‘Long Live Photoshop’
Conversations cited in the investigative document show how the bankers helped their clients to avoid running afoul of Danske Bank’s anti-money laundering controls.
In one Skype chat, banker Mikhail Murnikov advised user thunderball1111 on how to fill in the details of a proxy director to ensure it would be accepted by the bank’s Moscow offices, including adding fake seals and signatures. “Long live Photoshop,” he joked.
In another conversation from September 2014, Murnikov contacted someone going by the Skype name Richard-zorge77 with what he described as a “mega-proposal.”
“If the contracts go so difficult for you and not very beautifully. We have an additional service. We make contracts with stamps and signatures for our and every other bank. And whatever other documents. The price list is 1500 euros per company.”
It is not clear from the investigators’ report if Richard-zorge77 accepted the “mega-proposal,” but the following April, Murnikov sent him another message.
The following year, in June 2015, investigators caught Murnikov discussing creating fictitious beneficiaries for companies with another banker, Jekaterina Pankratova, for a suspect in a major money laundering case in Switzerland.
Murnikov declined to comment when contacted by reporters. Pankratova could not be reached.
The bankers were prolific. Based on data from Lidmet’s computer, investigators found the group had created more than 1,122 offshore companies between 2006 and 2010 and made millions of euros in fees and commissions.
Seized documents show the money was typically split several ways: A tenth went to the company that the bankers used as their cover; Kidjajev and Lidmets would each charge around 50-150 euros, depending on the service; and the rest went to the banker on the deal.
In some instances, the bankers charged a percentage of funds that they allowed to pass through Danske Bank accounts. Sometimes they offered clients a “transit service,” allowing them to transfer money to accounts that belonged to offshore companies that the bankers secretly controlled.
Investigators say the system was so effective that several of the bankers continued to use it after Danske Bank Estonia closed its foreign banking division, when they took clients with them to other Estonian banks or switched to working with Latvian banks. Some allegedly continued to launder money even after they were questioned by investigators in December 2018.
Fakes, Frauds, and Facebook
The bankers never seemed to care where the money that they allegedly laundered came from, but investigators identified at least eight criminal schemes that fed them funds to clean.
Close to $150 million that they are accused of laundering allegedly came from a huge Russian tax fraud scheme known as the Magnitsky case. It was named after the lawyer who discovered it, Sergey Magnitsky, who worked for a U.S asset manager that had been inadvertently used in the fraud. But when Magnitsky reported it to Russian authorities he was thrown in jail, where he died of mistreatment.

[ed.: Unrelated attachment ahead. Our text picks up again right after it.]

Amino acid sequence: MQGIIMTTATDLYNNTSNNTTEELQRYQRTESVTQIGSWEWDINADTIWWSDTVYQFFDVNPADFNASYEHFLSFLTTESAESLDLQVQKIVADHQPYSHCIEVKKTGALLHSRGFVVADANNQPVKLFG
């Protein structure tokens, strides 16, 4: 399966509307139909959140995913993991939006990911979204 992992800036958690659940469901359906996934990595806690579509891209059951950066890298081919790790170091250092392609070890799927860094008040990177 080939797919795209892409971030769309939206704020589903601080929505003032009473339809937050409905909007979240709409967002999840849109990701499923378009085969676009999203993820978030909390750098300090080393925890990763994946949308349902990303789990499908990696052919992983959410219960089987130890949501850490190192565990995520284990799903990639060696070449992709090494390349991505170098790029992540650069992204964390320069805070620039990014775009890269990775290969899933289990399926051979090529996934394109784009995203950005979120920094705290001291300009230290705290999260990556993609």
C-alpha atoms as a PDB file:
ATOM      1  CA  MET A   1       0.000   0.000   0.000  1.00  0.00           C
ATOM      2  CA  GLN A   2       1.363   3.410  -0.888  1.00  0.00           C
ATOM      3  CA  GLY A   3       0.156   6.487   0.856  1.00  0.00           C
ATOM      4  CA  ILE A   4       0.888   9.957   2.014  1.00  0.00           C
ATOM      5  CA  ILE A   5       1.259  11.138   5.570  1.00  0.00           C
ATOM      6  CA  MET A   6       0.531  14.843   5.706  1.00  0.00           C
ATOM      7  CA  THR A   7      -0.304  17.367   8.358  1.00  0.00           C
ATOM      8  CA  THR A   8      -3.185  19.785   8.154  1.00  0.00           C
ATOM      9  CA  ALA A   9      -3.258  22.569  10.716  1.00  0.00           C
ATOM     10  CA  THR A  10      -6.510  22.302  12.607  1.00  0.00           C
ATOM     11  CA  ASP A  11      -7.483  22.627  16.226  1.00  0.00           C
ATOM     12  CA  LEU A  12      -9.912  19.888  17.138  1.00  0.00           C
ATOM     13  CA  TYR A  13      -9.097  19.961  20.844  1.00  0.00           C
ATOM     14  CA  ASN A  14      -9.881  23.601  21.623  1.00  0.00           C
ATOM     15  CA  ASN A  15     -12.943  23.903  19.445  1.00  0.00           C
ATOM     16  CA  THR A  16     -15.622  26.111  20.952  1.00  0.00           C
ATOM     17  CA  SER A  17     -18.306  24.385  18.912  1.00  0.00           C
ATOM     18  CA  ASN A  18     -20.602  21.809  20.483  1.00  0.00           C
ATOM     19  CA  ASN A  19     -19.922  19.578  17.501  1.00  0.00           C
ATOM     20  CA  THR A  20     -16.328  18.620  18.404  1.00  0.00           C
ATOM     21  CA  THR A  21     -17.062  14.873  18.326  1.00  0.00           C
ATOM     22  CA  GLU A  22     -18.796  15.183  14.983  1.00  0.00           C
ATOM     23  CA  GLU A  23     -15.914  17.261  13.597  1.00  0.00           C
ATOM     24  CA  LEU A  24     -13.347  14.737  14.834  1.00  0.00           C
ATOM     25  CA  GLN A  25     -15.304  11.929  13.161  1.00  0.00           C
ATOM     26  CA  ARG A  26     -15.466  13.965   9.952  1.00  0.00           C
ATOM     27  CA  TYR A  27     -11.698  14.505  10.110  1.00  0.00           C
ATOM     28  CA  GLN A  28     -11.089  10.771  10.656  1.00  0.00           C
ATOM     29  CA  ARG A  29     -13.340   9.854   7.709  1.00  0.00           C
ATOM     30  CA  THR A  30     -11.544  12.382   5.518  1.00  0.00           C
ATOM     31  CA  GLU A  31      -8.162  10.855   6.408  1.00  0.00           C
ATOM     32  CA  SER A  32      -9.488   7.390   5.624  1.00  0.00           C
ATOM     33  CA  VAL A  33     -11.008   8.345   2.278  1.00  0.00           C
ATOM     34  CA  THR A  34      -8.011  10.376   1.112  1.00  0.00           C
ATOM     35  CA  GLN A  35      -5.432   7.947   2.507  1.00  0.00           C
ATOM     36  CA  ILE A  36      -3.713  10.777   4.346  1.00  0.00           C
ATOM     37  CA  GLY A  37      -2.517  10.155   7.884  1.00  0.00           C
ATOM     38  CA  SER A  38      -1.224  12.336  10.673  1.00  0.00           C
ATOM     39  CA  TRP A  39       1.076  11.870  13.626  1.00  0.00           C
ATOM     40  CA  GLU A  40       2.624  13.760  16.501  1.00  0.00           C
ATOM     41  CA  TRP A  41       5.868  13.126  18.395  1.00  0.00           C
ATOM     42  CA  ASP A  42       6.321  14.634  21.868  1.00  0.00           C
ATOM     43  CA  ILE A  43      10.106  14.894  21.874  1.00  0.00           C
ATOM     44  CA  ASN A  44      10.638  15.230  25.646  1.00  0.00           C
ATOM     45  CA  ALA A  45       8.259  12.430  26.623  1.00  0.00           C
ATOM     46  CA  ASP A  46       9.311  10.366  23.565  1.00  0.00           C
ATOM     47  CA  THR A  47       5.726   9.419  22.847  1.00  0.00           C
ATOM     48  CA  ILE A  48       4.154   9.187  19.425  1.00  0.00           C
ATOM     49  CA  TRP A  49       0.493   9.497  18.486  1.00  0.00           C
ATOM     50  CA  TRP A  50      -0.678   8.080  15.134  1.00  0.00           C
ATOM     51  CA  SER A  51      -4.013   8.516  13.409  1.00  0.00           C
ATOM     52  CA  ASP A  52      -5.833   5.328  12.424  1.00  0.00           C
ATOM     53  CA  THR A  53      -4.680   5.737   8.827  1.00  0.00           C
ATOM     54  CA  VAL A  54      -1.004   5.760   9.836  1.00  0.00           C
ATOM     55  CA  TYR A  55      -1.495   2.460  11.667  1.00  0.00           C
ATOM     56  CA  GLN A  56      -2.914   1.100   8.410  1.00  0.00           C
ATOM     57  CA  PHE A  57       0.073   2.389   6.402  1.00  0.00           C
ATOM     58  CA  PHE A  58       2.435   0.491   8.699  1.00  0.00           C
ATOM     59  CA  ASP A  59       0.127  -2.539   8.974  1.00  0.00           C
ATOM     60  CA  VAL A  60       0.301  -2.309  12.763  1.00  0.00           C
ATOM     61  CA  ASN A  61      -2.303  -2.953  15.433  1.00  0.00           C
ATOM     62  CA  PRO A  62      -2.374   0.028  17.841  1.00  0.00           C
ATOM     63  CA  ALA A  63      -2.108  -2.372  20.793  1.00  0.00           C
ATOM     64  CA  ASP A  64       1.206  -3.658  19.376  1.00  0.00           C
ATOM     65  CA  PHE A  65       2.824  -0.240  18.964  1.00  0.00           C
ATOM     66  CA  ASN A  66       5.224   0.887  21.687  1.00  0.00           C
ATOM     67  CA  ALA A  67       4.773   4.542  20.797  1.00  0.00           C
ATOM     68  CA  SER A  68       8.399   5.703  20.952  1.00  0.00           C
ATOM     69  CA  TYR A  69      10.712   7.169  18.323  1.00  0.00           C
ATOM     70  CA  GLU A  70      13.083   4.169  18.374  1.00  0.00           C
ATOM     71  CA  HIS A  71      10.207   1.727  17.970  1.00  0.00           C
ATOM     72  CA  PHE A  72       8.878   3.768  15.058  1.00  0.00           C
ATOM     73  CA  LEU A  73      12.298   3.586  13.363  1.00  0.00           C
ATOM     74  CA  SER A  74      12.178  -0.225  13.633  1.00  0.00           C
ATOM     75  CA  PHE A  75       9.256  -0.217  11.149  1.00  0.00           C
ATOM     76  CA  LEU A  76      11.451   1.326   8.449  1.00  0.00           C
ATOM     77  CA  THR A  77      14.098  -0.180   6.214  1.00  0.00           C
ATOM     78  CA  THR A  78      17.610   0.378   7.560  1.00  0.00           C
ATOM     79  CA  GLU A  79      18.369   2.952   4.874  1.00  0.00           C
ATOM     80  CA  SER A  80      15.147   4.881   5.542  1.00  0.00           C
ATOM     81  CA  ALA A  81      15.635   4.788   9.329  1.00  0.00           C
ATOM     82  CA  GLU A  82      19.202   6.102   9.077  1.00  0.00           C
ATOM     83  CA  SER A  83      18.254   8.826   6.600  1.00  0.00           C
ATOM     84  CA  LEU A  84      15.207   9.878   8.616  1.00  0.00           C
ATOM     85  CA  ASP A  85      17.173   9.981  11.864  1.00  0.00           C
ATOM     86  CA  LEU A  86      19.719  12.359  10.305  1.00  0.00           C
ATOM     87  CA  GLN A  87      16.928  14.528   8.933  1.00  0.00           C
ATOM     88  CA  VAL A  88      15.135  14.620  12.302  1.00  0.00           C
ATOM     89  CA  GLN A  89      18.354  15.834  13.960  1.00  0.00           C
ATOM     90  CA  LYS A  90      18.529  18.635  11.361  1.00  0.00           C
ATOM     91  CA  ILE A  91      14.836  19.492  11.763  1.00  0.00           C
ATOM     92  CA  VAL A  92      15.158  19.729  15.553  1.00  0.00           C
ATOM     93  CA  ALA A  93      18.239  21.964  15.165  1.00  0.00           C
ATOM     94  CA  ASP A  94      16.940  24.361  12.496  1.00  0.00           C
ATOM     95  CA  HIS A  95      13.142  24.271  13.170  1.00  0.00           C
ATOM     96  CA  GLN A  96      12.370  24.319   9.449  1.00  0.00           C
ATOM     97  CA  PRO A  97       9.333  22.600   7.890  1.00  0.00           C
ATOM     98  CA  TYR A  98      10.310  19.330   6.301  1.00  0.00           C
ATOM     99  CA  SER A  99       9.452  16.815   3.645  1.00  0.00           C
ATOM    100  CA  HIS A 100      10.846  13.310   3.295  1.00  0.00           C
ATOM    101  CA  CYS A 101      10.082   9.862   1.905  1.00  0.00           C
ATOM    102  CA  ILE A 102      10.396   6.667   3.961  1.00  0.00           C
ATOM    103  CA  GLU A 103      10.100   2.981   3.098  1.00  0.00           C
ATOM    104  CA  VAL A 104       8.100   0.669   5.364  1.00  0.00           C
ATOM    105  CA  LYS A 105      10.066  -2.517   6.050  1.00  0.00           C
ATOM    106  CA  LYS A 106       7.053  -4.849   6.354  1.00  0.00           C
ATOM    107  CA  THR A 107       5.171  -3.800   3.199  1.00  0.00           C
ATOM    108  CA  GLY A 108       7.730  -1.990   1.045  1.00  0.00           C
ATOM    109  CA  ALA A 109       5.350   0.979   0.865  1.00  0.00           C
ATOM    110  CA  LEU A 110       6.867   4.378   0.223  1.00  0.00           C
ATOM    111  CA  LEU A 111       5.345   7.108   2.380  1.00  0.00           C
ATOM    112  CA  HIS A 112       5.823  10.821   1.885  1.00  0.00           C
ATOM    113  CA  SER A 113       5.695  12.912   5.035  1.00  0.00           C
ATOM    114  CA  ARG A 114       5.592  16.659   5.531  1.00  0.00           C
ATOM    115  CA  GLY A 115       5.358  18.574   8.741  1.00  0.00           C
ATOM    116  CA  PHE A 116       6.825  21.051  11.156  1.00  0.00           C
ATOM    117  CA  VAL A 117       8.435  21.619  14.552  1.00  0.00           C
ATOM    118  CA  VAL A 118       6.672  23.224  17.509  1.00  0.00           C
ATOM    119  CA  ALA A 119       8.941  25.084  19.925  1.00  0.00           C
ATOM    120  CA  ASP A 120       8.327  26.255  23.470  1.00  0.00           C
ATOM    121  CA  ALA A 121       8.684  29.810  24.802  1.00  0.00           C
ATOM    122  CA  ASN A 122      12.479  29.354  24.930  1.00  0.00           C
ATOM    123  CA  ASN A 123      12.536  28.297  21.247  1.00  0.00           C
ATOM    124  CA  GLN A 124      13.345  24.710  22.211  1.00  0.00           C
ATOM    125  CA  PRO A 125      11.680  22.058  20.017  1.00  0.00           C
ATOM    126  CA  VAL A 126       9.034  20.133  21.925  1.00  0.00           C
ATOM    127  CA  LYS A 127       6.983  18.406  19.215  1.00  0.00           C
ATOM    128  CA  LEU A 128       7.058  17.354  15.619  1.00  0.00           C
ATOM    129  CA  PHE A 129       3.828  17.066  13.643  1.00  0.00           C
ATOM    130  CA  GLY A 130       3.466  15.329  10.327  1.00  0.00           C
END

By far the biggest source of illicit funds was the Azerbaijani Laundromat, a vast money laundering operation and slush fund that channeled $2.9 billion out of the authoritarian state between 2012 and 2014. The operation was later revealed by a joint investigation involving OCCRP, Berlingske, and other international media.
Investigators say at least $1.4 billion from the Laundromat was channeled into 56 Danske Bank Estonia accounts. The bankers then helped to disguise the origins of the money through hundreds of fictional deals, channeling it to other accounts at the bank. Investigators said 322 bank accounts were created for “the account managers’ money laundering business.”
Other cash allegedly came from what the Estonian investigators described as a scheme used to defraud a global social media company based in California. Reporters confirmed this referred to a 2015 phishing scam against Facebook run by Lithuanian Evaldas Rimašauskas, who stole some $98 million using fake contracts from partner company Quanto.
The Estonian investigators found that a tenth of that money was transferred to Danske Bank Estonia accounts, most of which was then moved to Latvia. These were approved by one of the suspected bankers, who assured compliance officers that the transfers were above board.
Rimašauskas was convicted of the scam by a court in New York in 2019 and sentenced to five years behind bars.
More recently, members of the group of 20 bankers also allegedly helped to disguise the origin of illicit payments organized by Pascal Collard, a former employee of oil giant Gunvor who was convicted of bribing the leaders of Congo and the Côte d’Ivoire to win lucrative contracts in 2018.
The investigators’ report said a payment of 180,000 euros associated with the scheme was transferred by a Swiss citizen to accounts at Danske Bank Estonia. When compliance officers asked around the reason for the transaction, they were told it was to buy a luxury Bentley car.
In 2019, Swiss prosecutors ordered Gunvor to pay a $95 million fine for failing to prevent the bribery.
Other funds handled by the Danske Bank Estonia bankers, investigators allege, were the profits made from smuggling illegal cigarettes in the U.S., financial crimes in Iran, and a fake tourism marketing project that was used to steal $1.7 million from Georgia’s government.